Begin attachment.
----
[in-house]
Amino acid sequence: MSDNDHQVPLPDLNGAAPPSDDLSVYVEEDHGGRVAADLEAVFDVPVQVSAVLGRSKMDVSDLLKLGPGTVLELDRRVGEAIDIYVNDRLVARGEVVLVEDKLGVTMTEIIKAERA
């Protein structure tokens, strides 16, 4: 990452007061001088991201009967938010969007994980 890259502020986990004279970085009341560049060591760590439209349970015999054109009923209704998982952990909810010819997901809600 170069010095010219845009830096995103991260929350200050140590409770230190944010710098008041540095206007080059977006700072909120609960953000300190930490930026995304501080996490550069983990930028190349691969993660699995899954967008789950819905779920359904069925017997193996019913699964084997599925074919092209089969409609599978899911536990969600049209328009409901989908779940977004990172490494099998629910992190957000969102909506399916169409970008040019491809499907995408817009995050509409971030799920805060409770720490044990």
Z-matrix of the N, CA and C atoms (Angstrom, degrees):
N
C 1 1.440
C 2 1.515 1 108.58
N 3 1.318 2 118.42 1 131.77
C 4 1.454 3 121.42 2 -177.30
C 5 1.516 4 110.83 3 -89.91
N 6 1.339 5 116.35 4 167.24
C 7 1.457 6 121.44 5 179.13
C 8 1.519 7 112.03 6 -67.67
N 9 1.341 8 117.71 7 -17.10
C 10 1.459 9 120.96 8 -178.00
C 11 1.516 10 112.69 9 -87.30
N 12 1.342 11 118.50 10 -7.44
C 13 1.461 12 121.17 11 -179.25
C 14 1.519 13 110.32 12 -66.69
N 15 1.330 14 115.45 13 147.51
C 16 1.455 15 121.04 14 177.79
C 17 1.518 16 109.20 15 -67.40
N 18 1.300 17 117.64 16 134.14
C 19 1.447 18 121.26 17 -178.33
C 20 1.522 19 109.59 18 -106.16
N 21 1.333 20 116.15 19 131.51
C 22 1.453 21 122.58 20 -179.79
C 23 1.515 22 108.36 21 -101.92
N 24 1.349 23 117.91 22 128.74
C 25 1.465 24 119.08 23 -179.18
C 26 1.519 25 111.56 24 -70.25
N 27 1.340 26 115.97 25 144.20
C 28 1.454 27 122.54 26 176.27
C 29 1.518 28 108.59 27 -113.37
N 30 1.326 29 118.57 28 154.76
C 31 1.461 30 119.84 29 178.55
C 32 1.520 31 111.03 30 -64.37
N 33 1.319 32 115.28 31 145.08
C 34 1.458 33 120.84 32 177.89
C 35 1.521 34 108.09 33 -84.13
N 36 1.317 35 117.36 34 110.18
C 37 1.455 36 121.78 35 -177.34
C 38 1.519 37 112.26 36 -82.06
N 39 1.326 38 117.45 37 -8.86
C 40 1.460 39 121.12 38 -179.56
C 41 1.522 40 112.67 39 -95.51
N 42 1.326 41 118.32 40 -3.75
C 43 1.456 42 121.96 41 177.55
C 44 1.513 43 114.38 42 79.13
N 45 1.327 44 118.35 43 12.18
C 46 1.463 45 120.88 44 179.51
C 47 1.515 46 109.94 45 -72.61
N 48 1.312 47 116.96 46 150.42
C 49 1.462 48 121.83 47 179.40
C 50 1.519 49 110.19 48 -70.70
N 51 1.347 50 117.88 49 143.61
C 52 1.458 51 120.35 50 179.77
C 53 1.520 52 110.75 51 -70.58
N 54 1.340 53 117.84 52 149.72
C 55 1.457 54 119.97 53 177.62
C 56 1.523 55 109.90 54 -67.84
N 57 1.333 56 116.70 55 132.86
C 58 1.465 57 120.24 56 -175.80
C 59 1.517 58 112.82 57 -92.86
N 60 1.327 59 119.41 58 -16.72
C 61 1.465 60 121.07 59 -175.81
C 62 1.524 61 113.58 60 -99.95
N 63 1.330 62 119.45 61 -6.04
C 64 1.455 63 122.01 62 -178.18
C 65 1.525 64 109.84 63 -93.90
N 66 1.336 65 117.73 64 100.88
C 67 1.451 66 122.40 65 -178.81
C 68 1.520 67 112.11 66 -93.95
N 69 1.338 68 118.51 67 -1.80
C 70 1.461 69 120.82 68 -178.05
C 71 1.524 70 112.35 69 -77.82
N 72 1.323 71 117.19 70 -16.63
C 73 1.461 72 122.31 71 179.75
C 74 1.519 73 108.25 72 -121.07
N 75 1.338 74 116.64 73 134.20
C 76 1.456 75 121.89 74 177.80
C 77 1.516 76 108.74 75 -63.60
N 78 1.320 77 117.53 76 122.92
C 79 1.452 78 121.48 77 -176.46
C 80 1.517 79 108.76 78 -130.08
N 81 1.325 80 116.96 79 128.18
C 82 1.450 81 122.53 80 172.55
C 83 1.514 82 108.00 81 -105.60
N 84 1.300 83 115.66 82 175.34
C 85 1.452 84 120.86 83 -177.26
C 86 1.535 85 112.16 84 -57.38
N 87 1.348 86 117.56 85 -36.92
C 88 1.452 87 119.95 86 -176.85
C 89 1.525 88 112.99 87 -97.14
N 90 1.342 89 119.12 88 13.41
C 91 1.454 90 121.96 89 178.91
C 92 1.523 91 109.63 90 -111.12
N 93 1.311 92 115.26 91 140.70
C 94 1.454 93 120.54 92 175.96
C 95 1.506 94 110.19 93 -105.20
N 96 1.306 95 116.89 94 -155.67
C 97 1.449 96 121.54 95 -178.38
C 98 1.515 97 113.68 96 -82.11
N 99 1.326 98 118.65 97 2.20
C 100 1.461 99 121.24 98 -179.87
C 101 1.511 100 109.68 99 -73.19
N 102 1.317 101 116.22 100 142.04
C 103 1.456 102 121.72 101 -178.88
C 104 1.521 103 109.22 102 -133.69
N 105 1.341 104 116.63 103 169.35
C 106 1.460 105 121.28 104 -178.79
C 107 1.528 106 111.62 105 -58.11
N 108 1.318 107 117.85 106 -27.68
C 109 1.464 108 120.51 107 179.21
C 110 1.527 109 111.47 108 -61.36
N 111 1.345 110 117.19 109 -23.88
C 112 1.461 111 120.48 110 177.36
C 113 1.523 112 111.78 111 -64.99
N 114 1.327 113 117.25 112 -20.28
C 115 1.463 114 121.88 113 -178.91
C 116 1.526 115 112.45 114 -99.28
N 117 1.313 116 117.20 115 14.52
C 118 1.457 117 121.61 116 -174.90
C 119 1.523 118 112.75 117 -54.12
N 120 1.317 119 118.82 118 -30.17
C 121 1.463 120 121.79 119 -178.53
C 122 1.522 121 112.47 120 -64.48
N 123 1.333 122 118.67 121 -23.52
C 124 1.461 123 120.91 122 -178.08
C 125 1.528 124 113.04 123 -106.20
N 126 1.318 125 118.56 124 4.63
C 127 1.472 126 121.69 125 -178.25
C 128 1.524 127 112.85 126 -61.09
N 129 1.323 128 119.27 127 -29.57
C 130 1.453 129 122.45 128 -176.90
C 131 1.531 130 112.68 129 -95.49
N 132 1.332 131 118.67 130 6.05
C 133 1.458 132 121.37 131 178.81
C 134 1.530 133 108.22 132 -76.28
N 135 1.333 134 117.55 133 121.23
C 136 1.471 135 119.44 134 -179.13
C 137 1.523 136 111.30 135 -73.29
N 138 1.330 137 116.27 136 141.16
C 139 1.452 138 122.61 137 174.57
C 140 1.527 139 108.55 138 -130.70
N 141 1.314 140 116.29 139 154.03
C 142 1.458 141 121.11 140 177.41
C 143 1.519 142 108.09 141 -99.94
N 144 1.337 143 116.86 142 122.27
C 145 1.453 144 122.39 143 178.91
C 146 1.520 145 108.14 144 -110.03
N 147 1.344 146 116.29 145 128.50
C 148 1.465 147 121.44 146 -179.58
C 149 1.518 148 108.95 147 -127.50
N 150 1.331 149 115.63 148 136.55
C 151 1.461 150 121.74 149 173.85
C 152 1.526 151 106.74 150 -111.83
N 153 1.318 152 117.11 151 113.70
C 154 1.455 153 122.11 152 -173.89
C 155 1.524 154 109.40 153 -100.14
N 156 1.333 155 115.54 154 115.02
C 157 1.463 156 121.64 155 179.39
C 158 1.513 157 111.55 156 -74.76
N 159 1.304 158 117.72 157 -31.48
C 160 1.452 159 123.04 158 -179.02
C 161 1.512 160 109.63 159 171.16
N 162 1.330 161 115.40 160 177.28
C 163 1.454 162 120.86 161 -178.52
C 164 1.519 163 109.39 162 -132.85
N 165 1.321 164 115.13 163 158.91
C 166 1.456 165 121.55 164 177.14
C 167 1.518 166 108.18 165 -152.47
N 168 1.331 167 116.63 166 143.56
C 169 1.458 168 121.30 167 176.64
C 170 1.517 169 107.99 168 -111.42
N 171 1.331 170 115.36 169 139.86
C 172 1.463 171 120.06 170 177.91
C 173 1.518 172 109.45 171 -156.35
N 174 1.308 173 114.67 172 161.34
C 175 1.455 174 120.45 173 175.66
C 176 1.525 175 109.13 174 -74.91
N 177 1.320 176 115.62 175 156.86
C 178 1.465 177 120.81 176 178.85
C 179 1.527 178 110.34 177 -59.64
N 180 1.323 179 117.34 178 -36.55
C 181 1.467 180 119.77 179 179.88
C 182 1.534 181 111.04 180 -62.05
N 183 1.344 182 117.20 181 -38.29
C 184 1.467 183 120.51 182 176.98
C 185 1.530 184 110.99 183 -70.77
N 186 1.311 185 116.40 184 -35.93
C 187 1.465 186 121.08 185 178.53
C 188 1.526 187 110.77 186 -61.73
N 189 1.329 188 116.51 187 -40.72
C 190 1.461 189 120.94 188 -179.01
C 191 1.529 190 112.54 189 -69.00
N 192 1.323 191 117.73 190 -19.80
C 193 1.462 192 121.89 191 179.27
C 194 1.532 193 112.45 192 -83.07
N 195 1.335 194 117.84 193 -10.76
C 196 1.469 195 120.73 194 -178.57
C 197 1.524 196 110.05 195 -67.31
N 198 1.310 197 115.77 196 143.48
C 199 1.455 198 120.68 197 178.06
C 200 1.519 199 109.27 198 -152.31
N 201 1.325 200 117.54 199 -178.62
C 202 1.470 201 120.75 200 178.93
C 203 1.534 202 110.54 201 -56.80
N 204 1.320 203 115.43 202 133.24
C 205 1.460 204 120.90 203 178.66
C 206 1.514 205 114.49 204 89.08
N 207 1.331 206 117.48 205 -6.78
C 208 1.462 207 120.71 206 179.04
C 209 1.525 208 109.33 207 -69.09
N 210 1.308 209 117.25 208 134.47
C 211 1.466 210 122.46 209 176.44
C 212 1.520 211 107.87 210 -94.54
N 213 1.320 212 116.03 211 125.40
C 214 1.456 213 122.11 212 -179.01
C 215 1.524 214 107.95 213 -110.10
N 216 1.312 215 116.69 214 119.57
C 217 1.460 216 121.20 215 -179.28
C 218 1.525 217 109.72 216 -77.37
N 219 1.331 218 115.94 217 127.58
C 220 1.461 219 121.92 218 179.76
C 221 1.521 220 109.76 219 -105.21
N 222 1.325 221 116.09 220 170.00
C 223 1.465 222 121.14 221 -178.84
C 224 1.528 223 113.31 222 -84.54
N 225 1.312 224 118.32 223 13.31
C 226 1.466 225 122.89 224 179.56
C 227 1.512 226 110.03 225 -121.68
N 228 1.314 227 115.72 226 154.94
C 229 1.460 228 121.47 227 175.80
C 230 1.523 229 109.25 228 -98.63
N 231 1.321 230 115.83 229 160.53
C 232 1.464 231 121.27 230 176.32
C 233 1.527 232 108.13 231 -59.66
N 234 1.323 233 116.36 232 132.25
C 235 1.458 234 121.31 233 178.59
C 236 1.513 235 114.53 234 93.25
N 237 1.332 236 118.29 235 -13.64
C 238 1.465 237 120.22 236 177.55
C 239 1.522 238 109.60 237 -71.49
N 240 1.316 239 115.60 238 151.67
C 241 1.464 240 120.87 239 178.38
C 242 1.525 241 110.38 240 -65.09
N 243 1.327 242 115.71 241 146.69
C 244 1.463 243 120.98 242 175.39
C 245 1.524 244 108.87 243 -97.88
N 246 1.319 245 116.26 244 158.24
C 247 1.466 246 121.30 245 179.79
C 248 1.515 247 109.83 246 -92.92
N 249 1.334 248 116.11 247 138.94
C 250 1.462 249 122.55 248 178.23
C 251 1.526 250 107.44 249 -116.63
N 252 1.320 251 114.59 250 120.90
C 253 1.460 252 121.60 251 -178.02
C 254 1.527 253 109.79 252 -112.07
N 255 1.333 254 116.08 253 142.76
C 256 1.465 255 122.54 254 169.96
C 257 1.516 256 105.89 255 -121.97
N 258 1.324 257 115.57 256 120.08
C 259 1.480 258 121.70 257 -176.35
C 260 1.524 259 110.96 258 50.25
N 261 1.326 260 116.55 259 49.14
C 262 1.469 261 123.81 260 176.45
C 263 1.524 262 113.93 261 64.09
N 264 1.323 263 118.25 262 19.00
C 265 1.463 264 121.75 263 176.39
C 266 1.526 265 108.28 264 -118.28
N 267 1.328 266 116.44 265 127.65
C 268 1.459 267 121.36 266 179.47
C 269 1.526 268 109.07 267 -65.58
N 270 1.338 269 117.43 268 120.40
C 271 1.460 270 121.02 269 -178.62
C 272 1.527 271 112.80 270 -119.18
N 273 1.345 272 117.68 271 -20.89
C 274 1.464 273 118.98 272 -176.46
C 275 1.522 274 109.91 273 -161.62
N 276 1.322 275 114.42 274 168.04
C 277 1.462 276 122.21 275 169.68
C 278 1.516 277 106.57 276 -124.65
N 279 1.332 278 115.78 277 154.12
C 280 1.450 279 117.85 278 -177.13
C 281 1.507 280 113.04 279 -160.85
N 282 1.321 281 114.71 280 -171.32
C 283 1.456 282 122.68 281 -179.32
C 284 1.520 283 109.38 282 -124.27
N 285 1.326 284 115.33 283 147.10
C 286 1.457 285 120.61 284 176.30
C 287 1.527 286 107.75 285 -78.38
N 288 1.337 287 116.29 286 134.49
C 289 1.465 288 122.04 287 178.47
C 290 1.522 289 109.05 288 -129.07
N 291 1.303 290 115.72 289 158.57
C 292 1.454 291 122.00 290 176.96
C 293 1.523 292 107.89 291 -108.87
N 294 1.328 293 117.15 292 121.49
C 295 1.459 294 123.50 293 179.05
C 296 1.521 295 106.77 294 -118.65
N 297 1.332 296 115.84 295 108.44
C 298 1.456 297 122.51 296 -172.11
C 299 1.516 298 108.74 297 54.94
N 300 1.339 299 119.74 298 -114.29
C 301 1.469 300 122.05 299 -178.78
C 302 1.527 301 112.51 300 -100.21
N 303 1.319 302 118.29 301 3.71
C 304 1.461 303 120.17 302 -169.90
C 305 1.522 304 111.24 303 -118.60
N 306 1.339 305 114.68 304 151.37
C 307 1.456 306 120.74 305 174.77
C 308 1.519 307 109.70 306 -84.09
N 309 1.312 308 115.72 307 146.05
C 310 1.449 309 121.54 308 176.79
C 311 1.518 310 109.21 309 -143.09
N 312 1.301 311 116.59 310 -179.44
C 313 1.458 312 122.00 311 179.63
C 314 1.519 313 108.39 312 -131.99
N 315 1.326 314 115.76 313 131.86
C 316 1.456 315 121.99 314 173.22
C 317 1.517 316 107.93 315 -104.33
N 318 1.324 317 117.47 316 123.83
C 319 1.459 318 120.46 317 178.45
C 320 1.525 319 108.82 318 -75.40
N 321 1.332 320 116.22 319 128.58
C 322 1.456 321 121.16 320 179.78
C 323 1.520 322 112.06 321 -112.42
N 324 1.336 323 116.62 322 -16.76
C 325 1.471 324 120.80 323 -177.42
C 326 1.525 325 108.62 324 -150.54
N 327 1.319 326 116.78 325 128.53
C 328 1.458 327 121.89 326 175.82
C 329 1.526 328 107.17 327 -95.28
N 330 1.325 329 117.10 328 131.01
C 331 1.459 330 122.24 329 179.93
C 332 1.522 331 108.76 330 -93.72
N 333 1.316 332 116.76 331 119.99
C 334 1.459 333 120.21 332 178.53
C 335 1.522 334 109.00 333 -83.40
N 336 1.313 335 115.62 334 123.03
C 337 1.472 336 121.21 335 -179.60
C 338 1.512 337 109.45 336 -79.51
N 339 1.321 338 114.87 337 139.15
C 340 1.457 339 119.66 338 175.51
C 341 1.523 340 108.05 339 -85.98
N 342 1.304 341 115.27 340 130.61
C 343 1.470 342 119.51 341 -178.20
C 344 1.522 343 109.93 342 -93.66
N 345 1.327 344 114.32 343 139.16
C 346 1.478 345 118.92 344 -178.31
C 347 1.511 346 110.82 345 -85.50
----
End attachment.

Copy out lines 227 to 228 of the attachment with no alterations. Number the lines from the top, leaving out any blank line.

N 222 1.325 221 116.09 220 170.00
C 223 1.465 222 121.14 221 -178.84